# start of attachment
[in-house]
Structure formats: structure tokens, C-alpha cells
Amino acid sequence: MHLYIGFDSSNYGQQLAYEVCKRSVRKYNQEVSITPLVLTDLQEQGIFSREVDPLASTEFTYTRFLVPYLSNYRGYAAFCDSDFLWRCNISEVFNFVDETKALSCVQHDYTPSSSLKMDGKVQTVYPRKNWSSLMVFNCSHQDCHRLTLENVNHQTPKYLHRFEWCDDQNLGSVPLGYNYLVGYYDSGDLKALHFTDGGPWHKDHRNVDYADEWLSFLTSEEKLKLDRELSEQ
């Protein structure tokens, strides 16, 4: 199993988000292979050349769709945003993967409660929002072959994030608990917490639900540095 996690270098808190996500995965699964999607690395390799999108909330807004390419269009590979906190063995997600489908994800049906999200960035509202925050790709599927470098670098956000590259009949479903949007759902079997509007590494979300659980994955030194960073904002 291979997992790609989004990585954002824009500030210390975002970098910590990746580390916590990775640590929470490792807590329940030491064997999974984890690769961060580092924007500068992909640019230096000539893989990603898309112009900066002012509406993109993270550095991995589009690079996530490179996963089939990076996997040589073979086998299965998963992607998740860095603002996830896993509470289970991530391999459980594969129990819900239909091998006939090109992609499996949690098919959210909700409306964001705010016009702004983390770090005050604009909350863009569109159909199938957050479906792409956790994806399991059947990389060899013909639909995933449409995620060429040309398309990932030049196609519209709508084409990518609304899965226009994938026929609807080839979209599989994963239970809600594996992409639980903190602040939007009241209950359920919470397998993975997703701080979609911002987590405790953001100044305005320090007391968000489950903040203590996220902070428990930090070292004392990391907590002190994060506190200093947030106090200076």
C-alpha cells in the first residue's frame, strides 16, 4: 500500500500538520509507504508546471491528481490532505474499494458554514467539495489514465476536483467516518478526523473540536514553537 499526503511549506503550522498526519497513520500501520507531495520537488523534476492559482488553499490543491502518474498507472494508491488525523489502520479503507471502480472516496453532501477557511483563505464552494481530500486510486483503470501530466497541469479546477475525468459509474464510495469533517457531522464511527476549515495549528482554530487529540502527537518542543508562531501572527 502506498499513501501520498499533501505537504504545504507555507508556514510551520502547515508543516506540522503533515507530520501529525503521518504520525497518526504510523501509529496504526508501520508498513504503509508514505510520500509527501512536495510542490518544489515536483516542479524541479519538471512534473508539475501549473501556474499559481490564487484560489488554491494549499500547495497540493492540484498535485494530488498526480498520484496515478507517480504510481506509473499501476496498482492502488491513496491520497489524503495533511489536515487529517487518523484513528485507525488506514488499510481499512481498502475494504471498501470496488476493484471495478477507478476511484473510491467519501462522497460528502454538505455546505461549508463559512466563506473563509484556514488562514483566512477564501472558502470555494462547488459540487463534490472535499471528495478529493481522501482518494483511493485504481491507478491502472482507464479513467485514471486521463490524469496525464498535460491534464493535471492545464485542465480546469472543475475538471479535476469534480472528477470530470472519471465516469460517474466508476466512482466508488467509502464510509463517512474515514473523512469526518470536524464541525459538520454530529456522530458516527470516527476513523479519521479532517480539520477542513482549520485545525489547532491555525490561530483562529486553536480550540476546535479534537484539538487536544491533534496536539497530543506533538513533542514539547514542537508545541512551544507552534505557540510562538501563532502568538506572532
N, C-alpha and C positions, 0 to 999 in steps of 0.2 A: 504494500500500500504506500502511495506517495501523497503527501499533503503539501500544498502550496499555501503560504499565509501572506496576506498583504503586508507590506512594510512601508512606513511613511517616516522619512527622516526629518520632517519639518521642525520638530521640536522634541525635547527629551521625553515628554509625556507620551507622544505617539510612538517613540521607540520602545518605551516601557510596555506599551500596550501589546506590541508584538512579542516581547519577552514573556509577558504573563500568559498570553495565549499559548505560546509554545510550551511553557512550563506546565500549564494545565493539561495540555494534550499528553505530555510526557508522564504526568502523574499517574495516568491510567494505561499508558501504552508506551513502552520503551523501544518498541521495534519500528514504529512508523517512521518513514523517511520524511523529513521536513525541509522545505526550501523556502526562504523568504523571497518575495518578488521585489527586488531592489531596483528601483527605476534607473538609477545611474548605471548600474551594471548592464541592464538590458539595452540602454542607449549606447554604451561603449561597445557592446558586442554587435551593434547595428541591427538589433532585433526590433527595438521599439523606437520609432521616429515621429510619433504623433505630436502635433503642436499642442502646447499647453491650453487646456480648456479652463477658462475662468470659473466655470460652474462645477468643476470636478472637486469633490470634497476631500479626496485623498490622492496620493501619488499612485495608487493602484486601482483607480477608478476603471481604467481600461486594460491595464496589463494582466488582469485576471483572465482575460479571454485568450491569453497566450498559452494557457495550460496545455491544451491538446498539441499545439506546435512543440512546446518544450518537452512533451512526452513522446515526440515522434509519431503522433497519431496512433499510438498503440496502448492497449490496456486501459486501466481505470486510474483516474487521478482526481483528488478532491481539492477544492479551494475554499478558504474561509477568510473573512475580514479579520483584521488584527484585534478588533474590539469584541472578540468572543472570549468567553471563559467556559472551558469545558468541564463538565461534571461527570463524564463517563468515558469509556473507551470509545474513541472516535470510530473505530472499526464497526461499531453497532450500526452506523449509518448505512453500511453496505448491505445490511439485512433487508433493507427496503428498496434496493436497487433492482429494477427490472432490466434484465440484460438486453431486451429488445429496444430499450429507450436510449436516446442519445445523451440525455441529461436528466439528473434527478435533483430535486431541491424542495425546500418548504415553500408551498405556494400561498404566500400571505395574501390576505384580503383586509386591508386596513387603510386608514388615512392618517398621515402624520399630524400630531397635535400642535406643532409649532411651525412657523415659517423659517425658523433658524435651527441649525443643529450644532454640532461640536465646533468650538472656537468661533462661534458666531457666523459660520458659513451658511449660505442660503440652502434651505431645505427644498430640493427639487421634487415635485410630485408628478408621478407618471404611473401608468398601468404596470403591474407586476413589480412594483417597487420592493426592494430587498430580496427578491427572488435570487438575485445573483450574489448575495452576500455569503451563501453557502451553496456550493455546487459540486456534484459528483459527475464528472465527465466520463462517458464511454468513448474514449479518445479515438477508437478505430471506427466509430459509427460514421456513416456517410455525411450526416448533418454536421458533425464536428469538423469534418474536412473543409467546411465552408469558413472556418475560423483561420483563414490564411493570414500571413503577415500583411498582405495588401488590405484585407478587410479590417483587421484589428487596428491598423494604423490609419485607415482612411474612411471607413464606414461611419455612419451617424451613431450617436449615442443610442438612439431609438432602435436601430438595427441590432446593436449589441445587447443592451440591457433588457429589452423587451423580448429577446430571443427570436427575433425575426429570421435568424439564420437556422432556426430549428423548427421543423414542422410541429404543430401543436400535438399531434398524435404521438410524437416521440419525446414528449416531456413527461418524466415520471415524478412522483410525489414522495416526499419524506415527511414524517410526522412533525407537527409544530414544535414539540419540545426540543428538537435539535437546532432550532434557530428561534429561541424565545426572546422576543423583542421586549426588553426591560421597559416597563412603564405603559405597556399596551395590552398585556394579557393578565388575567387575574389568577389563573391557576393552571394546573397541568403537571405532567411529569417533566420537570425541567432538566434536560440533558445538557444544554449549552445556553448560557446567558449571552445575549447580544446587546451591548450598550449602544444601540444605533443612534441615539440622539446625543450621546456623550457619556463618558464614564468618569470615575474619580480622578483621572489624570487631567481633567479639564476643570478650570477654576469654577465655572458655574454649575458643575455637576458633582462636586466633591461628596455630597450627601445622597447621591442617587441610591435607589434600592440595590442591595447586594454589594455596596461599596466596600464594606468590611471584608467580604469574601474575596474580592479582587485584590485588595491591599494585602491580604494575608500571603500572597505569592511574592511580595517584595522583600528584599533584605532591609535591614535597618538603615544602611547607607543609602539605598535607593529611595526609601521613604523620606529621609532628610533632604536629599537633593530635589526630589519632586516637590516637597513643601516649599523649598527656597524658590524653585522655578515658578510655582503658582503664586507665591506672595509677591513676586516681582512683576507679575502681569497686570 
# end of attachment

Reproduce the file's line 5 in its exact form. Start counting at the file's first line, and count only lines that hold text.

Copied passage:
C-alpha cells in the first residue's frame, strides 16, 4: 500500500500538520509507504508546471491528481490532505474499494458554514467539495489514465476536483467516518478526523473540536514553537 499526503511549506503550522498526519497513520500501520507531495520537488523534476492559482488553499490543491502518474498507472494508491488525523489502520479503507471502480472516496453532501477557511483563505464552494481530500486510486483503470501530466497541469479546477475525468459509474464510495469533517457531522464511527476549515495549528482554530487529540502527537518542543508562531501572527 502506498499513501501520498499533501505537504504545504507555507508556514510551520502547515508543516506540522503533515507530520501529525503521518504520525497518526504510523501509529496504526508501520508498513504503509508514505510520500509527501512536495510542490518544489515536483516542479524541479519538471512534473508539475501549473501556474499559481490564487484560489488554491494549499500547495497540493492540484498535485494530488498526480498520484496515478507517480504510481506509473499501476496498482492502488491513496491520497489524503495533511489536515487529517487518523484513528485507525488506514488499510481499512481498502475494504471498501470496488476493484471495478477507478476511484473510491467519501462522497460528502454538505455546505461549508463559512466563506473563509484556514488562514483566512477564501472558502470555494462547488459540487463534490472535499471528495478529493481522501482518494483511493485504481491507478491502472482507464479513467485514471486521463490524469496525464498535460491534464493535471492545464485542465480546469472543475475538471479535476469534480472528477470530470472519471465516469460517474466508476466512482466508488467509502464510509463517512474515514473523512469526518470536524464541525459538520454530529456522530458516527470516527476513523479519521479532517480539520477542513482549520485545525489547532491555525490561530483562529486553536480550540476546535479534537484539538487536544491533534496536539497530543506533538513533542514539547514542537508545541512551544507552534505557540510562538501563532502568538506572532